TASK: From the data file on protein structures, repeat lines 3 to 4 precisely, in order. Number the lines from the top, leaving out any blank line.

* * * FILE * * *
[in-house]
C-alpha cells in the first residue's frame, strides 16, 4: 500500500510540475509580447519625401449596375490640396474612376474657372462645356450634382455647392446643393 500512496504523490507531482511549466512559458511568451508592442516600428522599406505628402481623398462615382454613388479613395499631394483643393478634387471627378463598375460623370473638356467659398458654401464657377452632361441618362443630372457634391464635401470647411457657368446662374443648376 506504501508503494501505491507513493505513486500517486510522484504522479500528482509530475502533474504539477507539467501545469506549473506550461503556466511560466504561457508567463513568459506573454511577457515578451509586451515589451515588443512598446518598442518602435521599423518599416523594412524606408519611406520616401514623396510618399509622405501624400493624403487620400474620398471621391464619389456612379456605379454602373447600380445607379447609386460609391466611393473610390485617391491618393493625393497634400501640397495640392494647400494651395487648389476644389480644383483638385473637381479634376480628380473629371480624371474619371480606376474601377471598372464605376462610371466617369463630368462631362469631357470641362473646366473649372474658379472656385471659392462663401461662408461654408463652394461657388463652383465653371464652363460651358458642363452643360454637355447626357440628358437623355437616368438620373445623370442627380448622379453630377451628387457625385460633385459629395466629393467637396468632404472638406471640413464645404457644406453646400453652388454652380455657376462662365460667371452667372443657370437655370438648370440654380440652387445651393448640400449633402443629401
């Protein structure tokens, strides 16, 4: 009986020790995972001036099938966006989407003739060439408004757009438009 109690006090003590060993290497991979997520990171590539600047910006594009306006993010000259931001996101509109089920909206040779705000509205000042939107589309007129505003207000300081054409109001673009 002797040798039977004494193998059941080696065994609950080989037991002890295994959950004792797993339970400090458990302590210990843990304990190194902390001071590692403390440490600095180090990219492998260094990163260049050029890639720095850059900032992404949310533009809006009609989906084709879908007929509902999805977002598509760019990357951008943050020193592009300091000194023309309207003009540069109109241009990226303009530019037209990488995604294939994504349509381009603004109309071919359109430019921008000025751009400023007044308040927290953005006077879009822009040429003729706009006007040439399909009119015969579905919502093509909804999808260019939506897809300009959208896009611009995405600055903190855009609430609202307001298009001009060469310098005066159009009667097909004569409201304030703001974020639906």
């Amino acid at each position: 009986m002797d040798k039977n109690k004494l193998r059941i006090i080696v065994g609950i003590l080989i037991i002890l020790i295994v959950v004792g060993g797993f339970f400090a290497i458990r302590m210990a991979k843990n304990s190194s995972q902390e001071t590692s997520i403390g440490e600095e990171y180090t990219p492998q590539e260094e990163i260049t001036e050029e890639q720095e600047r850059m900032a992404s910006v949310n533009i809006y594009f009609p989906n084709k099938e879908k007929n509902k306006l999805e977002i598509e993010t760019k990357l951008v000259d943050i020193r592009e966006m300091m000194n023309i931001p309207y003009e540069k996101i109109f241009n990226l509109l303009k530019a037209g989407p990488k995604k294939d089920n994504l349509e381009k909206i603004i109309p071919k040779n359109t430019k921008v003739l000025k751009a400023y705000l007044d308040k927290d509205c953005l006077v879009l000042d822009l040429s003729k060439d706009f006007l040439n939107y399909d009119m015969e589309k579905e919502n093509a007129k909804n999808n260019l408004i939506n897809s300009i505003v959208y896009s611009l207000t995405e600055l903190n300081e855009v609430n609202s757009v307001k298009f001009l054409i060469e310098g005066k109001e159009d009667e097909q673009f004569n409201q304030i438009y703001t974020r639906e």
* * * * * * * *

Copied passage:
């Protein structure tokens, strides 16, 4: 009986020790995972001036099938966006989407003739060439408004757009438009 109690006090003590060993290497991979997520990171590539600047910006594009306006993010000259931001996101509109089920909206040779705000509205000042939107589309007129505003207000300081054409109001673009 002797040798039977004494193998059941080696065994609950080989037991002890295994959950004792797993339970400090458990302590210990843990304990190194902390001071590692403390440490600095180090990219492998260094990163260049050029890639720095850059900032992404949310533009809006009609989906084709879908007929509902999805977002598509760019990357951008943050020193592009300091000194023309309207003009540069109109241009990226303009530019037209990488995604294939994504349509381009603004109309071919359109430019921008000025751009400023007044308040927290953005006077879009822009040429003729706009006007040439399909009119015969579905919502093509909804999808260019939506897809300009959208896009611009995405600055903190855009609430609202307001298009001009060469310098005066159009009667097909004569409201304030703001974020639906």
């Amino acid at each position: 009986m002797d040798k039977n109690k004494l193998r059941i006090i080696v065994g609950i003590l080989i037991i002890l020790i295994v959950v004792g060993g797993f339970f400090a290497i458990r302590m210990a991979k843990n304990s190194s995972q902390e001071t590692s997520i403390g440490e600095e990171y180090t990219p492998q590539e260094e990163i260049t001036e050029e890639q720095e600047r850059m900032a992404s910006v949310n533009i809006y594009f009609p989906n084709k099938e879908k007929n509902k306006l999805e977002i598509e993010t760019k990357l951008v000259d943050i020193r592009e966006m300091m000194n023309i931001p309207y003009e540069k996101i109109f241009n990226l509109l303009k530019a037209g989407p990488k995604k294939d089920n994504l349509e381009k909206i603004i109309p071919k040779n359109t430019k921008v003739l000025k751009a400023y705000l007044d308040k927290d509205c953005l006077v879009l000042d822009l040429s003729k060439d706009f006007l040439n939107y399909d009119m015969e589309k579905e919502n093509a007129k909804n999808n260019l408004i939506n897809s300009i505003v959208y896009s611009l207000t995405e600055l903190n300081e855009v609430n609202s757009v307001k298009f001009l054409i060469e310098g005066k109001e159009d009667e097909q673009f004569n409201q304030i438009y703001t974020r639906e």